As February gives way to March, the ice on the frozen Chesapeake begins to break and the snow starts to melt. Baltimore Sun photographer Lloyd Fox flies in a small airplane over the Maryland landscape to make aerial pictures of the whitewashed views.
2015 Chinese New Years celebrates the Year of the Sheep. This past Sunday the Johns Hopkins University Yong Han Lion Dance Troupe paid tribute to the event at the Walters Art Museum in Mount Vernon. They donned paper maché Southern style lion heads and thrilled their audience as they juked and jumped and brought the costumes to life as they danced to warn off bad spirits. There were several dance demonstrations from the Baltimore Chinese School from the cultural dance group and the school’s ballet class.
Bursts of colors explode from Gyleen Fitzgerald’s quilts as she unfurls them one after the other, revealing splashes of vibrant reds, blues, greens, yellows and purples. Each quilt displays a different design, each as beautiful as the next. At twenty-three, Gyleen Fitzgerald took up quilting for one reason: she was bored. Having just moved to Joppatowne from Philadelphia with no local family or friends, she signed up for a quilting class. Thirty-three years and hundreds of quilts later, she no longer has time to be bored.
Just miles below the Arctic Circle, Iceland is a photographer’s playground. My husband, Anthony, and I got to experience the natural wonders of this Nordic island nation recently. We started our trek renting a SUV and driving to the Westfjords, a large peninsula in northwestern Iceland known for it’s dramatic landscapes. The ocean abuts tall mountain ranges that block the low winter sun, casting drastic shadows across the landscape.
NASA astronaut Reid Wiseman, who was born and raised in the Baltimore area, recently completed a stay aboard the International Space Station (ISS). From May to November 2014, he literally had a window on the world as the space station circled in low orbit around Earth.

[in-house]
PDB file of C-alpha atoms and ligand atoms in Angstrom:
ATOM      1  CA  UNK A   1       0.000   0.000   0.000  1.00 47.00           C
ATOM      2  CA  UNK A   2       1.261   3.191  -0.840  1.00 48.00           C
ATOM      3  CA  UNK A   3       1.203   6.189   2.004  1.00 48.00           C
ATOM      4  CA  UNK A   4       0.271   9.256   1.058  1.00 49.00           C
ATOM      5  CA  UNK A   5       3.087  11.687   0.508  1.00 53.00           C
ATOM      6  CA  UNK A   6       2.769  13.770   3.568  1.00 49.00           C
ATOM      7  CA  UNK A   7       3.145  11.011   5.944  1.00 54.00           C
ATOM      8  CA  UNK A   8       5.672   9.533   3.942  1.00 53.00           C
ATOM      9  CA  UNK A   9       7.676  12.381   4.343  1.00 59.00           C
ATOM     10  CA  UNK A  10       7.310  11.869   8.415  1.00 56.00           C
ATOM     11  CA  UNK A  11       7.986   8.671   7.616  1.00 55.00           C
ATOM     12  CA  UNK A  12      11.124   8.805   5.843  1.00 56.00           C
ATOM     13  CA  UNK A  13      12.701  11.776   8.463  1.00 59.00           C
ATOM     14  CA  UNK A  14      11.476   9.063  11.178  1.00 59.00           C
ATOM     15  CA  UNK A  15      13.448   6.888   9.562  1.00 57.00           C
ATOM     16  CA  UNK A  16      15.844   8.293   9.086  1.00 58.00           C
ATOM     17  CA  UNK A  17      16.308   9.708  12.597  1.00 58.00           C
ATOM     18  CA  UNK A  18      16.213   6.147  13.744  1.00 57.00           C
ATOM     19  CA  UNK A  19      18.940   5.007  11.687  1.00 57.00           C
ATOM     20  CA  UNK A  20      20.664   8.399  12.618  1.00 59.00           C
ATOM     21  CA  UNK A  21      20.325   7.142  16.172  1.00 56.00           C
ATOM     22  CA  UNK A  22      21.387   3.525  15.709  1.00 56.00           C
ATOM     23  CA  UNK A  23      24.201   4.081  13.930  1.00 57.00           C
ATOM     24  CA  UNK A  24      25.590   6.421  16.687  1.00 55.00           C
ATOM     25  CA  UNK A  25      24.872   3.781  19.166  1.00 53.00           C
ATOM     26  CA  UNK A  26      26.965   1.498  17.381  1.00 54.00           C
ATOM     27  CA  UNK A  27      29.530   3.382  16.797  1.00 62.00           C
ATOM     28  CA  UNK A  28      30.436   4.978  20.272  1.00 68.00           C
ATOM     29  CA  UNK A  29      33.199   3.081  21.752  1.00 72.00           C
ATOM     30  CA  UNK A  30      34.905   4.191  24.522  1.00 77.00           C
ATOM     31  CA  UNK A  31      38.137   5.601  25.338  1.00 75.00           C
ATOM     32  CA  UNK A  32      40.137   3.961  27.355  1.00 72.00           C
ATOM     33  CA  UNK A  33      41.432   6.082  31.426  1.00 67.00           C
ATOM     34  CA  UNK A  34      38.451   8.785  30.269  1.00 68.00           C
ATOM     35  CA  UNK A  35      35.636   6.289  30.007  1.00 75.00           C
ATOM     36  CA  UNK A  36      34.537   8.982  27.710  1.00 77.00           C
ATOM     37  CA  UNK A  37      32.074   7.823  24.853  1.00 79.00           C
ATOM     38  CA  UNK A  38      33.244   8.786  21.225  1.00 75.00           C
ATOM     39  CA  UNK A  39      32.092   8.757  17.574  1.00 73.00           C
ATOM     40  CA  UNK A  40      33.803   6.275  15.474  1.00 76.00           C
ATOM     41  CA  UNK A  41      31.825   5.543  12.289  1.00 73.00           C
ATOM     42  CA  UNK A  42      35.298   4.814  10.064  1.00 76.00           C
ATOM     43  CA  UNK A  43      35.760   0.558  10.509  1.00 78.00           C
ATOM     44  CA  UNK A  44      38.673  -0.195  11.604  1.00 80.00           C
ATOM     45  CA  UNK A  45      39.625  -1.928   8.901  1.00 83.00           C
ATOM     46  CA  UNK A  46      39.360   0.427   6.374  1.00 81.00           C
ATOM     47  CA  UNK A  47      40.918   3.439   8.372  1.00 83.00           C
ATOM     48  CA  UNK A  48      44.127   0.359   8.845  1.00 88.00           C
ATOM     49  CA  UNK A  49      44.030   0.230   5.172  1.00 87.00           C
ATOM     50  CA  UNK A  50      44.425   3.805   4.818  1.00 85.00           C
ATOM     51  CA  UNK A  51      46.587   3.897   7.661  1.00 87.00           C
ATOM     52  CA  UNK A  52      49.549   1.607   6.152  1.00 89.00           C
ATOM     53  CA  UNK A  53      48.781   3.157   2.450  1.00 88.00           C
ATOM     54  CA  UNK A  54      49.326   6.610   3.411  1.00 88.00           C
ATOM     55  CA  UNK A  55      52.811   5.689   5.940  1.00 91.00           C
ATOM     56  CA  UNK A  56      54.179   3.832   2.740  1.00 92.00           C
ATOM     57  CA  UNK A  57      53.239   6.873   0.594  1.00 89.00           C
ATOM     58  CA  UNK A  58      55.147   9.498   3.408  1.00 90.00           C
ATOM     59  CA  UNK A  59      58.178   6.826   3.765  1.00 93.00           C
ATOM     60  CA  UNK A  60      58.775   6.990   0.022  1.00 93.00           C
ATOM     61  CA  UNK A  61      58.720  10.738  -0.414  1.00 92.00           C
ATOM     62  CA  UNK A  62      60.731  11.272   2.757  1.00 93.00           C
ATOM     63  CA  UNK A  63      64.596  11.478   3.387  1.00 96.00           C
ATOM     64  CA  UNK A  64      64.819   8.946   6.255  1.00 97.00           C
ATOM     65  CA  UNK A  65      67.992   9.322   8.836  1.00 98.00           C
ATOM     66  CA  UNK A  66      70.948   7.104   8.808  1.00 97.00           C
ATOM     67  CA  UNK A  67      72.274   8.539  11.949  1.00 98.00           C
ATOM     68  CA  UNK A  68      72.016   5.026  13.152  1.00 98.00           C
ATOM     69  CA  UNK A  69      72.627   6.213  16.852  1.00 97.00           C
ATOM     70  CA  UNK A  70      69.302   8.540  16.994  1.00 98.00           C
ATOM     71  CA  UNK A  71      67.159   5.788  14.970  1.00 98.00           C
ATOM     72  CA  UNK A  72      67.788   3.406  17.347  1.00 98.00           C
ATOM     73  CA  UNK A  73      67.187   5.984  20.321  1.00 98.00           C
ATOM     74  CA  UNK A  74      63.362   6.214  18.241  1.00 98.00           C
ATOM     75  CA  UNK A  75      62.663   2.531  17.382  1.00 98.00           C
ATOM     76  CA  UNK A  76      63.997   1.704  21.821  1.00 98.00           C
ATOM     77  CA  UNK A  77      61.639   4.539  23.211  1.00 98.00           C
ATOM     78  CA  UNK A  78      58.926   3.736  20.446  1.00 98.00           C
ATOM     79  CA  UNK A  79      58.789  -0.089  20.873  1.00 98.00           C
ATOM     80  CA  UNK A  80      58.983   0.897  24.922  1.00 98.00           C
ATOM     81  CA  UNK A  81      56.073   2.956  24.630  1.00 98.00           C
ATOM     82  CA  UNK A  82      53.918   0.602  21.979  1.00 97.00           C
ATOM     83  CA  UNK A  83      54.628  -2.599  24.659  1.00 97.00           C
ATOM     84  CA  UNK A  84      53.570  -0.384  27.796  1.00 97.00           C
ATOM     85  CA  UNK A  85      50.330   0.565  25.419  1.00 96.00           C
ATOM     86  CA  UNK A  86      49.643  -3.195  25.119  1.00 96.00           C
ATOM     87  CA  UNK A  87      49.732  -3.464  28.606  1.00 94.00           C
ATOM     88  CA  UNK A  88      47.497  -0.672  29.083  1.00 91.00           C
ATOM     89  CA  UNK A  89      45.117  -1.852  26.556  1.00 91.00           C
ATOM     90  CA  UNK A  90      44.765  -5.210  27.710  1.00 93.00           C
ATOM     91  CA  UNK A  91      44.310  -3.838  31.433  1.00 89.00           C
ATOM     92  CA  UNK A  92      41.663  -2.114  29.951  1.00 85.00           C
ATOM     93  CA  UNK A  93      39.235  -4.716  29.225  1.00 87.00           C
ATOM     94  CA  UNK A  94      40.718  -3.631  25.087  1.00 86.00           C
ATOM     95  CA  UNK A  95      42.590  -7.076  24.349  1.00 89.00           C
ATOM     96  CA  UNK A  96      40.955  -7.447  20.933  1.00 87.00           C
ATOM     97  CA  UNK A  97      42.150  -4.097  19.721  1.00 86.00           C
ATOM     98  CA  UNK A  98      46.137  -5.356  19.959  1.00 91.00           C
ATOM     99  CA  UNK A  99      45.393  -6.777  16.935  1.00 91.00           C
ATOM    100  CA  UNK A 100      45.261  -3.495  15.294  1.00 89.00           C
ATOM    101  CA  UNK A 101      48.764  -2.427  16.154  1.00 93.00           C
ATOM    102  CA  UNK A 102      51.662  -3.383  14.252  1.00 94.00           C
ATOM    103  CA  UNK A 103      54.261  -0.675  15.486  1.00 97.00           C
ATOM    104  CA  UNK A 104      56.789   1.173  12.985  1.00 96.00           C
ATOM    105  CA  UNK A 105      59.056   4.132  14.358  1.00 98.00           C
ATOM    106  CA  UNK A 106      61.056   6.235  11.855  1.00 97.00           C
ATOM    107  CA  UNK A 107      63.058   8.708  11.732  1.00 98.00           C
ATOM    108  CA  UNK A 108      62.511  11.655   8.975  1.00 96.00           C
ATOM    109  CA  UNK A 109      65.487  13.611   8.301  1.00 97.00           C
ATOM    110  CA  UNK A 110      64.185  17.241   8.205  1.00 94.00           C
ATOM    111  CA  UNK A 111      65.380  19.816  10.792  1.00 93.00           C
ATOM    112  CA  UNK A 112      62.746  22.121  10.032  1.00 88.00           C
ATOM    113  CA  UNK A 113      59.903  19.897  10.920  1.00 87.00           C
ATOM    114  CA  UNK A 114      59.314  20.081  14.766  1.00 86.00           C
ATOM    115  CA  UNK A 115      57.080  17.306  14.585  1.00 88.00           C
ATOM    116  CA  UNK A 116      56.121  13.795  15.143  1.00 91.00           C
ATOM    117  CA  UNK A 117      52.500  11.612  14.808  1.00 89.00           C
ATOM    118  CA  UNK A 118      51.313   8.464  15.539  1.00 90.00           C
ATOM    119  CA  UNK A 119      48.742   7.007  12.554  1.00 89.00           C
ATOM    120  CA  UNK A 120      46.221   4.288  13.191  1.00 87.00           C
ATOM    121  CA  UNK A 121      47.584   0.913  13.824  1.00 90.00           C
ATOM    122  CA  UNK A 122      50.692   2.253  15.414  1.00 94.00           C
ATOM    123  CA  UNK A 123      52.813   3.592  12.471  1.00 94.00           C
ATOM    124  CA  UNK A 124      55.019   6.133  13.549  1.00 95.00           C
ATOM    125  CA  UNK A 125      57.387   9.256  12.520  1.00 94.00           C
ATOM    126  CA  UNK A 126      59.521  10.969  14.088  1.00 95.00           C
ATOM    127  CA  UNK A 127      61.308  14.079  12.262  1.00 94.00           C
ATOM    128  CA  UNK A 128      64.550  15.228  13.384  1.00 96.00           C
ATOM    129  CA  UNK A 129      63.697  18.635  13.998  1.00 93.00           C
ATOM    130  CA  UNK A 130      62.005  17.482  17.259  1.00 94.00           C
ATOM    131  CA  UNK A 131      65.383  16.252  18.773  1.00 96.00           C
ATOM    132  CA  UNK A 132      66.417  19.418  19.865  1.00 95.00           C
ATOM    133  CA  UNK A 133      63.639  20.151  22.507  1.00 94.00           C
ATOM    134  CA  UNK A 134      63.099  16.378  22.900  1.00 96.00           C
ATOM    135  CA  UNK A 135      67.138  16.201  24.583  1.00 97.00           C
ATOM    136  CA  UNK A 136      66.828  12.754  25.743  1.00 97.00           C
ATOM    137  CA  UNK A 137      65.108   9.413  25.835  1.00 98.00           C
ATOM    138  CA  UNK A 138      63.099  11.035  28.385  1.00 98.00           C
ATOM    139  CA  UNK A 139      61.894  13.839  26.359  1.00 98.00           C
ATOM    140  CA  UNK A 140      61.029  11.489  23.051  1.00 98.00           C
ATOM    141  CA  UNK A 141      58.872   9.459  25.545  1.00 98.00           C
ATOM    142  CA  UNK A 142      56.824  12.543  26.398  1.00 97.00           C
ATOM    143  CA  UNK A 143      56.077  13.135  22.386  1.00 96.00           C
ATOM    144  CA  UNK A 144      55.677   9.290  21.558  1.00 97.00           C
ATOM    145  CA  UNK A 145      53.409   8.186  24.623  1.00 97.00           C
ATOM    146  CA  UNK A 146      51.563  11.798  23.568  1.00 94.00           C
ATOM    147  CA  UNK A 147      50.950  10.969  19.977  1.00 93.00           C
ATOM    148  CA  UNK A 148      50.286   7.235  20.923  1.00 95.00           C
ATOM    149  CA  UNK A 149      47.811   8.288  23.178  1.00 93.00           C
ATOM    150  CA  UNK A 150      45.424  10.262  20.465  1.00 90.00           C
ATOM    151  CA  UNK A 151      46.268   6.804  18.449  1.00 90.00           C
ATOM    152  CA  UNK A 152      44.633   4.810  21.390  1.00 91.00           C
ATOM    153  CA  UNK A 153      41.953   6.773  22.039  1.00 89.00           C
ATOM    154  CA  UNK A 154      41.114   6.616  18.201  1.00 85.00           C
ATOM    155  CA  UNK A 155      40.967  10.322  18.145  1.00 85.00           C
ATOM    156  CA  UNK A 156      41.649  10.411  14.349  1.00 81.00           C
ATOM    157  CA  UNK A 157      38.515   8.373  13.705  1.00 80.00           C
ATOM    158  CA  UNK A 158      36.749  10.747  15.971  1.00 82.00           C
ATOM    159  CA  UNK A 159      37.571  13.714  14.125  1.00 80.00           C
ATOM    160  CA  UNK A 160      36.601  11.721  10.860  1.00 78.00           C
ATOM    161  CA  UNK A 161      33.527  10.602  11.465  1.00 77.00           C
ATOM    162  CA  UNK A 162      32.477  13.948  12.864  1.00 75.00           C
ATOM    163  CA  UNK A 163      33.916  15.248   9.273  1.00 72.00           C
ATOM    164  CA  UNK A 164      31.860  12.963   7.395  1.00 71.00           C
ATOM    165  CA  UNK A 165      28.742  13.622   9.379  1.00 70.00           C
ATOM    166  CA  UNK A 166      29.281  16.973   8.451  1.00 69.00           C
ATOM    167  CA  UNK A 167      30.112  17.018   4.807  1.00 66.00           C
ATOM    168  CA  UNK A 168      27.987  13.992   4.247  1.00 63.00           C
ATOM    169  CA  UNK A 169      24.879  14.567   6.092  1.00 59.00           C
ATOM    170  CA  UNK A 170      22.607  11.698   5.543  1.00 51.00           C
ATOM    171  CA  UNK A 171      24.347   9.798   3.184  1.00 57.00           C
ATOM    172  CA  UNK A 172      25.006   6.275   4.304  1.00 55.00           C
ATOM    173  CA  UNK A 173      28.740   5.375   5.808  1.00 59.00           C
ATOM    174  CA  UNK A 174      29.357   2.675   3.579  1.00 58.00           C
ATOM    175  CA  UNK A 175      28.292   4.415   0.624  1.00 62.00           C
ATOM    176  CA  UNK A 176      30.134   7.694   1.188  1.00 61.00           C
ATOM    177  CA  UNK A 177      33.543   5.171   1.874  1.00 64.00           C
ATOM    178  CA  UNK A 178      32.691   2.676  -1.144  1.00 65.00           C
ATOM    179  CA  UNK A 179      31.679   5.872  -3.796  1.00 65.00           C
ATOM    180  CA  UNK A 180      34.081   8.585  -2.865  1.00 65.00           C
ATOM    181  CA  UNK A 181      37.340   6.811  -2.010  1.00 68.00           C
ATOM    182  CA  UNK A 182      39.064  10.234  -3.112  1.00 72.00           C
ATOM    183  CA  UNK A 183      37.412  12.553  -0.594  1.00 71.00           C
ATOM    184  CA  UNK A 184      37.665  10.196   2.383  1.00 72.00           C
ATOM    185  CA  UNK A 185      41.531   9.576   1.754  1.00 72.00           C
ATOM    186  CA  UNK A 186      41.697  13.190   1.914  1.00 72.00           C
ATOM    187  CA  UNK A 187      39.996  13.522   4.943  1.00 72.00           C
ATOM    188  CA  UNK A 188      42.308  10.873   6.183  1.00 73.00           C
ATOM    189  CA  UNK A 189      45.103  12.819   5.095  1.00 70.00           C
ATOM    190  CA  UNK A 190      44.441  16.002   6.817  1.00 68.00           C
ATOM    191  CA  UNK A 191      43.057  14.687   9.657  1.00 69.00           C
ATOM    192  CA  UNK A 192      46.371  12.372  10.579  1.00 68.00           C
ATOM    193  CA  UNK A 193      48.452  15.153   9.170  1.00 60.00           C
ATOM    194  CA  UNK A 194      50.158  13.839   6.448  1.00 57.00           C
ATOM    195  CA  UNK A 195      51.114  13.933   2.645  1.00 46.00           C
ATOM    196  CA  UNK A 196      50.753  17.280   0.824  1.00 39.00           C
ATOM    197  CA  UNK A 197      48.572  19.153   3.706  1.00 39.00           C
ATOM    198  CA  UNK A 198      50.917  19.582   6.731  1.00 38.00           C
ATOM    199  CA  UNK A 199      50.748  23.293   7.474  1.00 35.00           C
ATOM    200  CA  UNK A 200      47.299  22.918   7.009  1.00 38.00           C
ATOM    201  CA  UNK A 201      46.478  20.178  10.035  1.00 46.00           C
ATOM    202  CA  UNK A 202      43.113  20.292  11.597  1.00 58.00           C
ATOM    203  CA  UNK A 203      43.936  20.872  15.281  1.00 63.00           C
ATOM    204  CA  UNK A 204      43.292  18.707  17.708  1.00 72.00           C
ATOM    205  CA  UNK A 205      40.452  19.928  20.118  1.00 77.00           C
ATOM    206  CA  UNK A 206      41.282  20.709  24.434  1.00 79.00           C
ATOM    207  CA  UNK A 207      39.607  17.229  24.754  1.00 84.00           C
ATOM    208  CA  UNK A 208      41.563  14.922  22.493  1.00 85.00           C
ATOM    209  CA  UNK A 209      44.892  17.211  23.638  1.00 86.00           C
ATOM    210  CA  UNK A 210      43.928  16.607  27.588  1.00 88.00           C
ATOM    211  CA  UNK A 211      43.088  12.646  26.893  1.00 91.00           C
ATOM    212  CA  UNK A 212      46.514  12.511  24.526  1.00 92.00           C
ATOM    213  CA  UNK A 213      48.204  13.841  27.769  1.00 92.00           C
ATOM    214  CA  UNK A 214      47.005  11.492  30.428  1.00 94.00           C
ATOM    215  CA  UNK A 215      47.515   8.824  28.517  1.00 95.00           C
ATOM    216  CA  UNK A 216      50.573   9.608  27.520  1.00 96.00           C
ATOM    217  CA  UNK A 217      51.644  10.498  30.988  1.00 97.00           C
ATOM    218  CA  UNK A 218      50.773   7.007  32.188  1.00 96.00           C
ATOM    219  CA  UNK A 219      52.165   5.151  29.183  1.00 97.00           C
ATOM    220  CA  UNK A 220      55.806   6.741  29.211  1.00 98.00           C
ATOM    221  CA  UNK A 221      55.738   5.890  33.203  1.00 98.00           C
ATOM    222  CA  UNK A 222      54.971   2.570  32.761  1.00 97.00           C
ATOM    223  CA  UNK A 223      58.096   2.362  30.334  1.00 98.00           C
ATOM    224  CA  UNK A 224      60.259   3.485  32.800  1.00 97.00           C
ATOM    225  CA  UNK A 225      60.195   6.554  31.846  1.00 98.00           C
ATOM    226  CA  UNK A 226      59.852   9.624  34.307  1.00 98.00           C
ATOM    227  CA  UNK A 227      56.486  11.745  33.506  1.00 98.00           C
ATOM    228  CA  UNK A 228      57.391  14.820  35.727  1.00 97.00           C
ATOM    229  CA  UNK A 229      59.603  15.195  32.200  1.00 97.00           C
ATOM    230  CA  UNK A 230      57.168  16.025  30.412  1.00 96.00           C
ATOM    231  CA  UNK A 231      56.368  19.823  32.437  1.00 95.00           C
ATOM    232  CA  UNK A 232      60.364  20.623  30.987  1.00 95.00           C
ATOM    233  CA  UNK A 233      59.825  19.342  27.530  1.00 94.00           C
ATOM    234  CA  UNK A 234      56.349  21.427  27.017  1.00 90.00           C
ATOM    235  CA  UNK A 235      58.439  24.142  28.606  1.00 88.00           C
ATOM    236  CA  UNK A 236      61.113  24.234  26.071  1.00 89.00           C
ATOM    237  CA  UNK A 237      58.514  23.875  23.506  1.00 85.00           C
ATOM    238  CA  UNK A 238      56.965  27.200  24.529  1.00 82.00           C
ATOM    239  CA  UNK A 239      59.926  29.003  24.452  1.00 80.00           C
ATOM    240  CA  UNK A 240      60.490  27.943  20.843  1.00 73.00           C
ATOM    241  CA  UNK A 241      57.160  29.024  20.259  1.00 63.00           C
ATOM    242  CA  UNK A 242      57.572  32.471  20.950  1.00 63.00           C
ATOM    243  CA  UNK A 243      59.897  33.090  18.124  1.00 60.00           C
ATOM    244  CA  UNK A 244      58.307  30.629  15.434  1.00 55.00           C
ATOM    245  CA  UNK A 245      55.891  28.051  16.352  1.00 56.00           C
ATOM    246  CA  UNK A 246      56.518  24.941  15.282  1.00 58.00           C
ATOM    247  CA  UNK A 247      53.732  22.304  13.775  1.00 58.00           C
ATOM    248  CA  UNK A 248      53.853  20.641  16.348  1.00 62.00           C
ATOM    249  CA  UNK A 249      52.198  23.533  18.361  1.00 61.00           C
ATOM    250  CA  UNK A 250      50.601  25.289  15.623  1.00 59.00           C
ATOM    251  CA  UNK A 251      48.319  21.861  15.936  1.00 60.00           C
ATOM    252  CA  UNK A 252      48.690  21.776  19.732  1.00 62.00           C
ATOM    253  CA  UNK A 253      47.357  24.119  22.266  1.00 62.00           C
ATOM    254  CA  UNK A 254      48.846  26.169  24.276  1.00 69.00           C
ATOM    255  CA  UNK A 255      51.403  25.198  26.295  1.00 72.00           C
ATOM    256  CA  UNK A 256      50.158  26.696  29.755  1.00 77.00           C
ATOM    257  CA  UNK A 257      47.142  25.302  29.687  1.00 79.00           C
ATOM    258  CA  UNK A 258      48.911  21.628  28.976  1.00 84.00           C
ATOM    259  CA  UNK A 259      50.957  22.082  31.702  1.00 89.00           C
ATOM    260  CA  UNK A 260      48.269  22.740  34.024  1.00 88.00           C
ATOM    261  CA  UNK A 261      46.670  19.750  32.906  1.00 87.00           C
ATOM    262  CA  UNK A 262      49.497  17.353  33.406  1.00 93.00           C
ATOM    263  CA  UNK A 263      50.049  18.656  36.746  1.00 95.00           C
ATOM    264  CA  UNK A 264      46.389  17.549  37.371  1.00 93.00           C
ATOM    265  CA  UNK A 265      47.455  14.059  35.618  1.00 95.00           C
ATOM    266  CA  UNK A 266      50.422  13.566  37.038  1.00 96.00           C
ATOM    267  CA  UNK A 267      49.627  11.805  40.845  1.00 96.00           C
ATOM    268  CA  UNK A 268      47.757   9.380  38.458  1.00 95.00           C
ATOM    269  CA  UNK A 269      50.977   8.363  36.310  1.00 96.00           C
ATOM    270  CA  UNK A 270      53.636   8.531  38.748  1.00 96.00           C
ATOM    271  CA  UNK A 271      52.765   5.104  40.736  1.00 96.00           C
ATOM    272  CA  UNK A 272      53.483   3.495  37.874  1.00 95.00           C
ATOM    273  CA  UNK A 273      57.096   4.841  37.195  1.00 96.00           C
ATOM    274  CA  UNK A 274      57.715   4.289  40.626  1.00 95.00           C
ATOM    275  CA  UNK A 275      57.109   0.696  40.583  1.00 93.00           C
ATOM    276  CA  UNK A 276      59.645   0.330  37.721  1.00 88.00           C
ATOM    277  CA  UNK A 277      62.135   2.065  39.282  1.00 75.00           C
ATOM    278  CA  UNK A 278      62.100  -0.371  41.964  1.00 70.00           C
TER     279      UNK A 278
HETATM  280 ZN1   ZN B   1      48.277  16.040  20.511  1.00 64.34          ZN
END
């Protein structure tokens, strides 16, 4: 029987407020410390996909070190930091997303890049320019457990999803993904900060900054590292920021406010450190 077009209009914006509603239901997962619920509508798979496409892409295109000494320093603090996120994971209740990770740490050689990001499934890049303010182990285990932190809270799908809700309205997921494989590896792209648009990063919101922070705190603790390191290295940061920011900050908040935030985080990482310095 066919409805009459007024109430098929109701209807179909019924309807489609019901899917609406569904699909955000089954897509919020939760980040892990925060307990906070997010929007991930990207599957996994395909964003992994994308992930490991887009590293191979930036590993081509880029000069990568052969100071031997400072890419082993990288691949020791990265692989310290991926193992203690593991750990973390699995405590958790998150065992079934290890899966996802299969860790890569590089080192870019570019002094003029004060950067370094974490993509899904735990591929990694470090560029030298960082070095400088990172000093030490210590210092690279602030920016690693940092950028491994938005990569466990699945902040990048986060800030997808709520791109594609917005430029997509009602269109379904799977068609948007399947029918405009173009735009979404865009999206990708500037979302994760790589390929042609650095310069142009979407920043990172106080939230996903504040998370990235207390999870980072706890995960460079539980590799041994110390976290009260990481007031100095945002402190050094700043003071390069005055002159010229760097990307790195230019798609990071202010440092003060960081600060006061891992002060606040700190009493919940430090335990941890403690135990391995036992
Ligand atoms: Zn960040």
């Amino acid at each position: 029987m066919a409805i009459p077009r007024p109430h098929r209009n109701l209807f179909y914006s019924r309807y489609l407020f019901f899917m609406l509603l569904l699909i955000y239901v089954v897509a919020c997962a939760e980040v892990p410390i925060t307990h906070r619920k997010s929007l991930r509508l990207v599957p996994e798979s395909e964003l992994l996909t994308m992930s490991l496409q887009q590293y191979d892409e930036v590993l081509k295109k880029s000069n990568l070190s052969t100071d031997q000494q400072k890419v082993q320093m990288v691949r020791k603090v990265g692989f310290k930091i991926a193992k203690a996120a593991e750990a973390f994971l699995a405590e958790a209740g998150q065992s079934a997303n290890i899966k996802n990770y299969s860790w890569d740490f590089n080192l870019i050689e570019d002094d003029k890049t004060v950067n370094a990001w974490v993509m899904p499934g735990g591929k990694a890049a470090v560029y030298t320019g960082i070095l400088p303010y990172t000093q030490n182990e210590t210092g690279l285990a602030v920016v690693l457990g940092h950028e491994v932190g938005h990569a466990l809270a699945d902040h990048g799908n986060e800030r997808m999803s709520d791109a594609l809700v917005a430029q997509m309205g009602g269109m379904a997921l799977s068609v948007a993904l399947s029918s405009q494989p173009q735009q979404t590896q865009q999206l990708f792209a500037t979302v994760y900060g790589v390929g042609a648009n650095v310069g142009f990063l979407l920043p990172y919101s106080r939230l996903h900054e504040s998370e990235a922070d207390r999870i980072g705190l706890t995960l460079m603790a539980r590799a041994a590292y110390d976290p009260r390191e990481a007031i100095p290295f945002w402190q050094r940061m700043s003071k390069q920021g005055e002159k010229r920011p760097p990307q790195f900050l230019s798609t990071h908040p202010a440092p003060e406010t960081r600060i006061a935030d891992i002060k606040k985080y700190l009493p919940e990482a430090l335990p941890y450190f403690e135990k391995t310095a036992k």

Now Wiseman is back visiting several locations in the region, including the Maryland Science Center, where he is displaying some of his amazing videos and pictures that he took during his stay on board the ISS.
Zookeepers at the Maryland Zoo in Baltimore provide animal enrichment everyday to keep them stimulated and doing things that come naturally. On special days, the animals and visitors get an added treat made possible by the zoo’s Enrichment Team. The team was formed in January 2006. The volunteers assemble once a month to make colorful paper maché animals, balloons and other containers that will be filled with meat or produce and given to the animals on “Enrichment Days.”
The demolition of the L Blast Furnace at Bethlehem Steel in Sparrows Point recently brought about the end of an era to a Baltimore County icon. The mill was a place where generations of steel making families worked. During its many years of operation The Baltimore Sun has been there to document the company from industry giant to its final collapse. The Darkroom decided to take a look back at some of the memorable photos over the decades.
The 19th Annual Maryland State Police Polar Bear Plunge kicked off today as “super plungers” took to the waters at Sandy Point State Park at 10am. Super plungers hit the icy waters 24 times in a 24 hour period. The charity event benefits Maryland’s children and adults with intellectual disabilities and has become a winter time tradition.
The Baltimore Sun newspaper has a rich history of photojournalism. The Sun has employed a long line of award winning photographers. To pay tribute to these photographers, The Darkroom will periodically take a look back at the body of work by some of these photographers whose love of their craft helped document the lives of people from the backstreets of Baltimore to the four corners of the globe.
One of those award-winning photojournalists was Clarence B. “Curly” Garrett. He came to The Sun in 1946 from Ritz Cameras. Prior to that, he served in the US Navy during World War II.
Crownsville Hospital Center was founded in 1911 as the Hospital for the Negro Insane, a place to house African-American psychiatric patients separately from white patients in the other state hospitals.The first patients helped build the hospital’s first buildings on land that previously was a farm. Some patients weren’t even mentally ill, and scores who died at the hospital were buried in anonymous graves.
At one time, 30 percent of the patients died at the hospital, now a group of buildings boarded up and crumbling on Generals Highway.
The hospital eventually was integrated and became a modern mental health facility before it was closed in 2004 because of a declining patient population. Since then, the campus sat largely vacant.